Greg Olsen Q&A

Tight end Greg Olsen, the Panthers' nominee for 2015 NFL Man of the Year and a team captain, addressed the media Thursday about the civil unrest in Charlotte this week. Below are excerpts from Olsen's press conference:

On riots he saw on TV last night: "I think like everybody, both here in Charlotte and throughout the country, we all watched with a mixed bag of emotions. The overarching reality that everybody has to realize is, regardless of which side of this discussion you're on, regardless of what you feel about the events that led up to the incident here in Charlotte, the reality is a man is dead. A man who was a father, a son, a man who was a lot of things to many people is dead. What happens is, immediately when these instances occur, is there are two polar sides to the argument. And people are so entrenched with their philosophical beliefs of where they stand, they want to fit the narrative to their own personal beliefs as opposed to just letting the narrative play out and take its course. I think it's dangerous for both sides. No one ever deserves to be shot. No one ever deserves to die. I think that's a pretty harsh reality that I think most people would agree with. While at the same time, I don't feel it's fair to label all police officers as predisposed to target minority populations.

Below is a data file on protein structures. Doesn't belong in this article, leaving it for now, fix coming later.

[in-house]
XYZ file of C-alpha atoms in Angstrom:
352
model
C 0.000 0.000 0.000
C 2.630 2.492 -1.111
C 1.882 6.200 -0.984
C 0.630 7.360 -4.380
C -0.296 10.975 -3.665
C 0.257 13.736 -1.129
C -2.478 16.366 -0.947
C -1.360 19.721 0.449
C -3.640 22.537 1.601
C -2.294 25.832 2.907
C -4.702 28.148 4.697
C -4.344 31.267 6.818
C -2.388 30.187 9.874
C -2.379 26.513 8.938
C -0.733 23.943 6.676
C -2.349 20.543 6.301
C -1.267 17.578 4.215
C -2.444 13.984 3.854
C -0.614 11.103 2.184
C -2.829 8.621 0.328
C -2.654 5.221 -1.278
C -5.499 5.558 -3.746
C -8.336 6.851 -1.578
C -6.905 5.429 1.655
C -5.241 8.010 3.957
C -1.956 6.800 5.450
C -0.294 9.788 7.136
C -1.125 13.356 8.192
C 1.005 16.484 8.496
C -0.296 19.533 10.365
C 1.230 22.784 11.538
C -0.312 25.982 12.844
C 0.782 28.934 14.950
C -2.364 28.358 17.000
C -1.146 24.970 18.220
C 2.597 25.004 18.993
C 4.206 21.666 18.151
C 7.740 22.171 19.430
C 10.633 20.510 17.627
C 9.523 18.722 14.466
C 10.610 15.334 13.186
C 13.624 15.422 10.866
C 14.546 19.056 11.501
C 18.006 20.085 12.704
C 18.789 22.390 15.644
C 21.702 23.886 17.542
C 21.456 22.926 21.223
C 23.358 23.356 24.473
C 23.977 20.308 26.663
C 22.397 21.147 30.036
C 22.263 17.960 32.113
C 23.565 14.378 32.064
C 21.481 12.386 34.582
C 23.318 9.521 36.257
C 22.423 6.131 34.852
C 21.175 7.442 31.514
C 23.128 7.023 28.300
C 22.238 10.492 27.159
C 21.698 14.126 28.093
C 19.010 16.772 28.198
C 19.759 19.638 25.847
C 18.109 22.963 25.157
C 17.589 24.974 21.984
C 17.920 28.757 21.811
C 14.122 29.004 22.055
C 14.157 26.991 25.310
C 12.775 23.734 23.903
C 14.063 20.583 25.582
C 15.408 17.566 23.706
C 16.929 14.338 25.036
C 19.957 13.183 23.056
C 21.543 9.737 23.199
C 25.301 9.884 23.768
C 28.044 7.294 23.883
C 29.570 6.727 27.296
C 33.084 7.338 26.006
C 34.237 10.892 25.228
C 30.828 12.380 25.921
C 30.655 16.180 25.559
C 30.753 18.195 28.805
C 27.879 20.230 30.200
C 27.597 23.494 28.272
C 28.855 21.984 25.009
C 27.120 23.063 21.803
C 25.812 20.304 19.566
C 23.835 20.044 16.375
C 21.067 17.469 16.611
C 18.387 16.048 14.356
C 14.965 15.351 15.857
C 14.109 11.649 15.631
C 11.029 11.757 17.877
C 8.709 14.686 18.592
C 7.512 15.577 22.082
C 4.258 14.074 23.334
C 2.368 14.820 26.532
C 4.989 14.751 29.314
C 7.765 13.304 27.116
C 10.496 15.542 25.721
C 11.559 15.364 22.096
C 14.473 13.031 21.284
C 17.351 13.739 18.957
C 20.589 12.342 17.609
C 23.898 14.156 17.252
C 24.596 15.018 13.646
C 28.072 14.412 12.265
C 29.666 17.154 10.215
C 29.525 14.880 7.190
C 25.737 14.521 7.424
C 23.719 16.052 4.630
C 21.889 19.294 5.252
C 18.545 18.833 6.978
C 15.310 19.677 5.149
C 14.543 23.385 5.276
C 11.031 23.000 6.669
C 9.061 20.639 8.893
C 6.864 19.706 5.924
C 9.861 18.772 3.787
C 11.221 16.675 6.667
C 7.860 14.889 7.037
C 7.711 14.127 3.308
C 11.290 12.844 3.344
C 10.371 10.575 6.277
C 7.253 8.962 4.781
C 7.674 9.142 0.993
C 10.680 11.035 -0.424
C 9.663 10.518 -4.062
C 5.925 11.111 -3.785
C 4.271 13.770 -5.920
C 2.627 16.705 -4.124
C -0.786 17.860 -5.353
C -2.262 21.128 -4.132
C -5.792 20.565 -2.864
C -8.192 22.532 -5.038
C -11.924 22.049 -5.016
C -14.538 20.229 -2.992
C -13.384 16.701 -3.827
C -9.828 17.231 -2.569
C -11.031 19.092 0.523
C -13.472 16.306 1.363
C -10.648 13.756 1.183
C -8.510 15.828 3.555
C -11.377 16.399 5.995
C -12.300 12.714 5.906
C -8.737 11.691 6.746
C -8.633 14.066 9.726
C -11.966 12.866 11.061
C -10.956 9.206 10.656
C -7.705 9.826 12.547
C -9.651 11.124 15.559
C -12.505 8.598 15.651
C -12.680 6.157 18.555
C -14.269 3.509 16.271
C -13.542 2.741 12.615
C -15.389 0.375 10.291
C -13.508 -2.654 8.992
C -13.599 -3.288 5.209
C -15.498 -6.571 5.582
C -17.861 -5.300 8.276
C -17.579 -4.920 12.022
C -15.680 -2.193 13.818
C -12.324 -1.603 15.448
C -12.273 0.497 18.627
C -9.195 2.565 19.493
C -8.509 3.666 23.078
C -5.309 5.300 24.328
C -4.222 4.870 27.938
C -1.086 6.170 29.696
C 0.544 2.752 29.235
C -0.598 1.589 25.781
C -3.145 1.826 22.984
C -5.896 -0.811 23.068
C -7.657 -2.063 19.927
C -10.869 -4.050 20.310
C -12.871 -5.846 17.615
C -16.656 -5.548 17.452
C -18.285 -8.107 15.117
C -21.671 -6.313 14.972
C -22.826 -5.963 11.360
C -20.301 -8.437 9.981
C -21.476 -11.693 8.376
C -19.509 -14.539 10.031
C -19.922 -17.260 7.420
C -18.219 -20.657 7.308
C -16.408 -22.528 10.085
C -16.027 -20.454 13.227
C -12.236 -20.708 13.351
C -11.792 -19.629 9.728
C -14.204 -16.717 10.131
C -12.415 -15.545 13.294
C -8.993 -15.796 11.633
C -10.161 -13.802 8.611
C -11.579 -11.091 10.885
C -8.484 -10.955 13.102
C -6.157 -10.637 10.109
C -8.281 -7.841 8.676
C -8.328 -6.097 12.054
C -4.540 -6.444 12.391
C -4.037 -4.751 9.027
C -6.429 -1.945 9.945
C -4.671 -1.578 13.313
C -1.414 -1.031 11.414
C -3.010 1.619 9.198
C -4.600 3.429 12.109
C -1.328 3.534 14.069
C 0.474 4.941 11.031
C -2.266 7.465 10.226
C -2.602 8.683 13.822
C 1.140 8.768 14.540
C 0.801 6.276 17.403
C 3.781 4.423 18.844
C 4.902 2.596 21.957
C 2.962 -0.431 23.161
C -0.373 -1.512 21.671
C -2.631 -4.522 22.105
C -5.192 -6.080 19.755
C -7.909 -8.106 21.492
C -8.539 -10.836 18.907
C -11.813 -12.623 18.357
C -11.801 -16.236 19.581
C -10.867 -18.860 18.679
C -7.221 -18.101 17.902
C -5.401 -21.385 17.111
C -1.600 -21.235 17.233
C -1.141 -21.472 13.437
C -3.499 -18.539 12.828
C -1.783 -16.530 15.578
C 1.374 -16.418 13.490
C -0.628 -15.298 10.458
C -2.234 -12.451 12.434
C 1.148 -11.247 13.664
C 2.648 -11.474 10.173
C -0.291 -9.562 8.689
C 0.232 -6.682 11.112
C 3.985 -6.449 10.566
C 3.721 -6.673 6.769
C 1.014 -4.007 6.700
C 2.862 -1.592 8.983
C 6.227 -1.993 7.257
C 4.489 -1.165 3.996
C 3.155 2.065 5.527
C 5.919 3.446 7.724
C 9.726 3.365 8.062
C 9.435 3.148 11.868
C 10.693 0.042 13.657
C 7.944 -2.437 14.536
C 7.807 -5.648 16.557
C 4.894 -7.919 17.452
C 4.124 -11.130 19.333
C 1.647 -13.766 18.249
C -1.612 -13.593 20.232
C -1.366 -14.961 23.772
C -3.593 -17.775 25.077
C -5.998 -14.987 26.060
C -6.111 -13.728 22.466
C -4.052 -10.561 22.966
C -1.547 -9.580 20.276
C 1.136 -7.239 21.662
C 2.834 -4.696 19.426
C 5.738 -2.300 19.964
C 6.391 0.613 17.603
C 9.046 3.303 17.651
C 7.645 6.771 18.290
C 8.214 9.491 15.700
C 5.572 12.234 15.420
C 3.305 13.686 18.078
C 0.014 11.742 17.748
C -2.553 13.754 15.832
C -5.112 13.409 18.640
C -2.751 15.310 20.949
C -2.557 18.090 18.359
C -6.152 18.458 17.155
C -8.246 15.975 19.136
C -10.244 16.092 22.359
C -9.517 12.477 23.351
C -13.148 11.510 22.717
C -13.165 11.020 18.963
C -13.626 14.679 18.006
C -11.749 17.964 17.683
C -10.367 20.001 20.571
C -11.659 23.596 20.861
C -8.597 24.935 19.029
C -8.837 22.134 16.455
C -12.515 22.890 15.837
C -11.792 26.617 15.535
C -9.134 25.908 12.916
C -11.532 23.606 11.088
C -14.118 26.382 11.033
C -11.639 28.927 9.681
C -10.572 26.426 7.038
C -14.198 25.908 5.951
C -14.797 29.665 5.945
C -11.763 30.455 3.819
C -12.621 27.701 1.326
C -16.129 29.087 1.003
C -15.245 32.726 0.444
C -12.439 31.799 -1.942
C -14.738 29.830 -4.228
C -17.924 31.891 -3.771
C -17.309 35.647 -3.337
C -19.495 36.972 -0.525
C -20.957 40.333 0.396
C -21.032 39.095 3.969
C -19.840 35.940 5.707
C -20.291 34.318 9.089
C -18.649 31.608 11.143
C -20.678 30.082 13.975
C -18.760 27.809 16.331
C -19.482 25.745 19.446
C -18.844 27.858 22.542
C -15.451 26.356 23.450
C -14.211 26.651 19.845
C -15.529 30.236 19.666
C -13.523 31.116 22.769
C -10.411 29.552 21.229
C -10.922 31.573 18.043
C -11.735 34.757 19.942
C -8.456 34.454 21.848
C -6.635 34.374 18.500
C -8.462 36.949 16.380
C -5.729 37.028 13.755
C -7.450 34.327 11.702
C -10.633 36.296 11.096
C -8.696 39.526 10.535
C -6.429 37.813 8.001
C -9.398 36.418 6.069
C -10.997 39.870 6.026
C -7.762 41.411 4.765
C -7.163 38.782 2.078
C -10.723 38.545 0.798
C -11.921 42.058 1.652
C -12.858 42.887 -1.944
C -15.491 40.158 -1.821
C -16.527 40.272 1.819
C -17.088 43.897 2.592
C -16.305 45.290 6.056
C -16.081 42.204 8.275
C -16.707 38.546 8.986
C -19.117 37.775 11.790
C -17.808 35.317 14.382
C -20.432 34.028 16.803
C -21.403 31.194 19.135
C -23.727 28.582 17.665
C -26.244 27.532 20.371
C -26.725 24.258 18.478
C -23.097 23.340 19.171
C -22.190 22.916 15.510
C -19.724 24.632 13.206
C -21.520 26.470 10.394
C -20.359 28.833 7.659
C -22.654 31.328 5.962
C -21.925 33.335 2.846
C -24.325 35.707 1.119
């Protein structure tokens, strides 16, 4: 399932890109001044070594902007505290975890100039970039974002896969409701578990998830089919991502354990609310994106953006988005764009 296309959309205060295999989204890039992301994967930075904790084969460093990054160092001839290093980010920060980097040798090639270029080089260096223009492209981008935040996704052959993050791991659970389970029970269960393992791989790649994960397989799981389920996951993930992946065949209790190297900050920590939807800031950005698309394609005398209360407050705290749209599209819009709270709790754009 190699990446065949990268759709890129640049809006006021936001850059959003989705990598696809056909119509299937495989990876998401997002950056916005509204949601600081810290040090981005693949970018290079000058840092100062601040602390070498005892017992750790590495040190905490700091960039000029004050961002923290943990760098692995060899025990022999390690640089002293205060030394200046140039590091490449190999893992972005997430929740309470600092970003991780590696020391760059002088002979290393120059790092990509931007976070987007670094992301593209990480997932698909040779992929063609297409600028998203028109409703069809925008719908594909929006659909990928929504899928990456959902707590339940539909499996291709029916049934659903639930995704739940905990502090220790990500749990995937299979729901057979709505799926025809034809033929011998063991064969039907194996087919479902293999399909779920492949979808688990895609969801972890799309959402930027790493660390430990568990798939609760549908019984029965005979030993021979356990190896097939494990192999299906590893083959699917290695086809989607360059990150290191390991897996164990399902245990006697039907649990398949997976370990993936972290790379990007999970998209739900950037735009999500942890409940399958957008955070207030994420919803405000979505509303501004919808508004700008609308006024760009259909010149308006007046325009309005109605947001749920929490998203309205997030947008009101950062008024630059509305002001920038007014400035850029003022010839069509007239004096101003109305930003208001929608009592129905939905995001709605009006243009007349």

"The problem is those are the two narratives at play right now. And there are not a whole lot of people that find themselves in the middle, and the reality is the middle is where the progress and the change is going to happen. As long as the only voices on this are the two polar extremes, you're going to continue to fan the fumes of hate, you're going to continue to fan the fumes of division. And I think divisive actions are never going to lead to any conclusions. As we've seen through the last few months and now more locally here in our own backyard, you've seen that divide continue to grow larger. I think, like everybody watching last night, knowing that was happening, in some cases right outside your door, is very sad. It's an unfortunate reality that as a community and a whole country is something that we're dealing with."